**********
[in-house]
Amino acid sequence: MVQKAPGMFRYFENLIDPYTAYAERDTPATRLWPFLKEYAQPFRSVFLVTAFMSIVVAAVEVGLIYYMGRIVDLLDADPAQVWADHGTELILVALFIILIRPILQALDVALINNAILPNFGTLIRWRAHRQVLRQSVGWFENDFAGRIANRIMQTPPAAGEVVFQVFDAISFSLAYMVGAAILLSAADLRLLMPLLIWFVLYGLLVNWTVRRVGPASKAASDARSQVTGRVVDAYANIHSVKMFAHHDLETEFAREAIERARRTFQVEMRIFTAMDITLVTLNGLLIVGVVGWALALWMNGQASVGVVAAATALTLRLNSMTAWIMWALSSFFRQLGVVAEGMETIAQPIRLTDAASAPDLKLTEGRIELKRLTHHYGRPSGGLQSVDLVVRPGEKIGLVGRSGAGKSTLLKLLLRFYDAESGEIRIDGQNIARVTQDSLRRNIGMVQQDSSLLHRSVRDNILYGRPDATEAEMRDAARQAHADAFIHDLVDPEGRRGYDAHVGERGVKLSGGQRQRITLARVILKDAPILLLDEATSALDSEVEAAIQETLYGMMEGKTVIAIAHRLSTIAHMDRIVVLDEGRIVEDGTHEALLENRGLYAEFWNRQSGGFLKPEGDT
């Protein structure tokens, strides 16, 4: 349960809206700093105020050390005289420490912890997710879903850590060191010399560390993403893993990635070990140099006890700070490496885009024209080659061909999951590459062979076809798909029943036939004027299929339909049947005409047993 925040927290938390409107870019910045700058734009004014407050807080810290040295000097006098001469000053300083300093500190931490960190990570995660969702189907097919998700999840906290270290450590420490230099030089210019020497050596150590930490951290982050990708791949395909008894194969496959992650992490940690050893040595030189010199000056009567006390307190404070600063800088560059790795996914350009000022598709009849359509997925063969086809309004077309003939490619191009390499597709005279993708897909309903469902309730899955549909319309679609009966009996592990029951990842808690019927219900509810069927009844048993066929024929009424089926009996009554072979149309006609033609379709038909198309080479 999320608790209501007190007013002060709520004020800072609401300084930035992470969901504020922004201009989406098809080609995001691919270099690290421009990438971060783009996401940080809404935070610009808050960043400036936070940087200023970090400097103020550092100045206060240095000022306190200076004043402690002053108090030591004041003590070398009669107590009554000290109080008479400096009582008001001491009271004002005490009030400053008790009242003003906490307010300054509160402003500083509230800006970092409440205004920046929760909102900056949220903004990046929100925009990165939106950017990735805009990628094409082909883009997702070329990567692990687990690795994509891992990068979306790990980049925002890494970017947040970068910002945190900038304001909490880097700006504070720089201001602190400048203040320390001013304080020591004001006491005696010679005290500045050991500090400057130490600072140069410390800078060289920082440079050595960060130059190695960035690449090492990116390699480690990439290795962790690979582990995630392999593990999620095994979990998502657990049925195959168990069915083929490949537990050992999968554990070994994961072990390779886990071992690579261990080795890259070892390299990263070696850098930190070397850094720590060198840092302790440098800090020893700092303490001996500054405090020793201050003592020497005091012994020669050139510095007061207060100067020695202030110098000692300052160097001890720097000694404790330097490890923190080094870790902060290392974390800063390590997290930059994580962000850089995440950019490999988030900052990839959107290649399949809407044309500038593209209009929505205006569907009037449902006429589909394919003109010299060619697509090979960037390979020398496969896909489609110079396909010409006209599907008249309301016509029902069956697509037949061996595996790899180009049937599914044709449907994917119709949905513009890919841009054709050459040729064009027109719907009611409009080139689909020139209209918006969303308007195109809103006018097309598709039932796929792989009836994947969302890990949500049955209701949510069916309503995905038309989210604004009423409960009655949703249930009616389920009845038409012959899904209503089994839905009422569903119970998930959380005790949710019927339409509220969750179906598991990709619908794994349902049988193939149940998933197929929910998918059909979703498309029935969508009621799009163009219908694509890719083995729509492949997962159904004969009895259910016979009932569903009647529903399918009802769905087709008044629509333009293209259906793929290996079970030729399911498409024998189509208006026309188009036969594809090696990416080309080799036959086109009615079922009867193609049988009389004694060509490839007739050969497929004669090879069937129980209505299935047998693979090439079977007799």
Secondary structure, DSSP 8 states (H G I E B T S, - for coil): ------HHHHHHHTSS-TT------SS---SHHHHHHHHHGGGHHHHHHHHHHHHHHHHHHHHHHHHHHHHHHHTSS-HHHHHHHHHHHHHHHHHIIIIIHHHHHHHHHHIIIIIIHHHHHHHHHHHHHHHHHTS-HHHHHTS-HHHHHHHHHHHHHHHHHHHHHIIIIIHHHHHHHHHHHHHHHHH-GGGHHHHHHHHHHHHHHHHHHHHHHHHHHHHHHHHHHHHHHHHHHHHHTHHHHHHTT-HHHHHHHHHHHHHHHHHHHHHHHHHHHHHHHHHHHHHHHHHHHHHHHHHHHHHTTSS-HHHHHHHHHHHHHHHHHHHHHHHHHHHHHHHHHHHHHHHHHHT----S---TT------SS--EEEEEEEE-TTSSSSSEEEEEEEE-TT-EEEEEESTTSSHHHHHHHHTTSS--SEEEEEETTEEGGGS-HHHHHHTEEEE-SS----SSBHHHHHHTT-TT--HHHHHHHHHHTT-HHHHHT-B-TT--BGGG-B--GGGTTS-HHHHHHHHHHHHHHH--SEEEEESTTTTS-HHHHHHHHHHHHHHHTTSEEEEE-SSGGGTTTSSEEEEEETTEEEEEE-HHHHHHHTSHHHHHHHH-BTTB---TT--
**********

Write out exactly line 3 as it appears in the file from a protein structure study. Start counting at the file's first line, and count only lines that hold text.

């Protein structure tokens, strides 16, 4: 349960809206700093105020050390005289420490912890997710879903850590060191010399560390993403893993990635070990140099006890700070490496885009024209080659061909999951590459062979076809798909029943036939004027299929339909049947005409047993 925040927290938390409107870019910045700058734009004014407050807080810290040295000097006098001469000053300083300093500190931490960190990570995660969702189907097919998700999840906290270290450590420490230099030089210019020497050596150590930490951290982050990708791949395909008894194969496959992650992490940690050893040595030189010199000056009567006390307190404070600063800088560059790795996914350009000022598709009849359509997925063969086809309004077309003939490619191009390499597709005279993708897909309903469902309730899955549909319309679609009966009996592990029951990842808690019927219900509810069927009844048993066929024929009424089926009996009554072979149309006609033609379709038909198309080479 999320608790209501007190007013002060709520004020800072609401300084930035992470969901504020922004201009989406098809080609995001691919270099690290421009990438971060783009996401940080809404935070610009808050960043400036936070940087200023970090400097103020550092100045206060240095000022306190200076004043402690002053108090030591004041003590070398009669107590009554000290109080008479400096009582008001001491009271004002005490009030400053008790009242003003906490307010300054509160402003500083509230800006970092409440205004920046929760909102900056949220903004990046929100925009990165939106950017990735805009990628094409082909883009997702070329990567692990687990690795994509891992990068979306790990980049925002890494970017947040970068910002945190900038304001909490880097700006504070720089201001602190400048203040320390001013304080020591004001006491005696010679005290500045050991500090400057130490600072140069410390800078060289920082440079050595960060130059190695960035690449090492990116390699480690990439290795962790690979582990995630392999593990999620095994979990998502657990049925195959168990069915083929490949537990050992999968554990070994994961072990390779886990071992690579261990080795890259070892390299990263070696850098930190070397850094720590060198840092302790440098800090020893700092303490001996500054405090020793201050003592020497005091012994020669050139510095007061207060100067020695202030110098000692300052160097001890720097000694404790330097490890923190080094870790902060290392974390800063390590997290930059994580962000850089995440950019490999988030900052990839959107290649399949809407044309500038593209209009929505205006569907009037449902006429589909394919003109010299060619697509090979960037390979020398496969896909489609110079396909010409006209599907008249309301016509029902069956697509037949061996595996790899180009049937599914044709449907994917119709949905513009890919841009054709050459040729064009027109719907009611409009080139689909020139209209918006969303308007195109809103006018097309598709039932796929792989009836994947969302890990949500049955209701949510069916309503995905038309989210604004009423409960009655949703249930009616389920009845038409012959899904209503089994839905009422569903119970998930959380005790949710019927339409509220969750179906598991990709619908794994349902049988193939149940998933197929929910998918059909979703498309029935969508009621799009163009219908694509890719083995729509492949997962159904004969009895259910016979009932569903009647529903399918009802769905087709008044629509333009293209259906793929290996079970030729399911498409024998189509208006026309188009036969594809090696990416080309080799036959086109009615079922009867193609049988009389004694060509490839007739050969497929004669090879069937129980209505299935047998693979090439079977007799």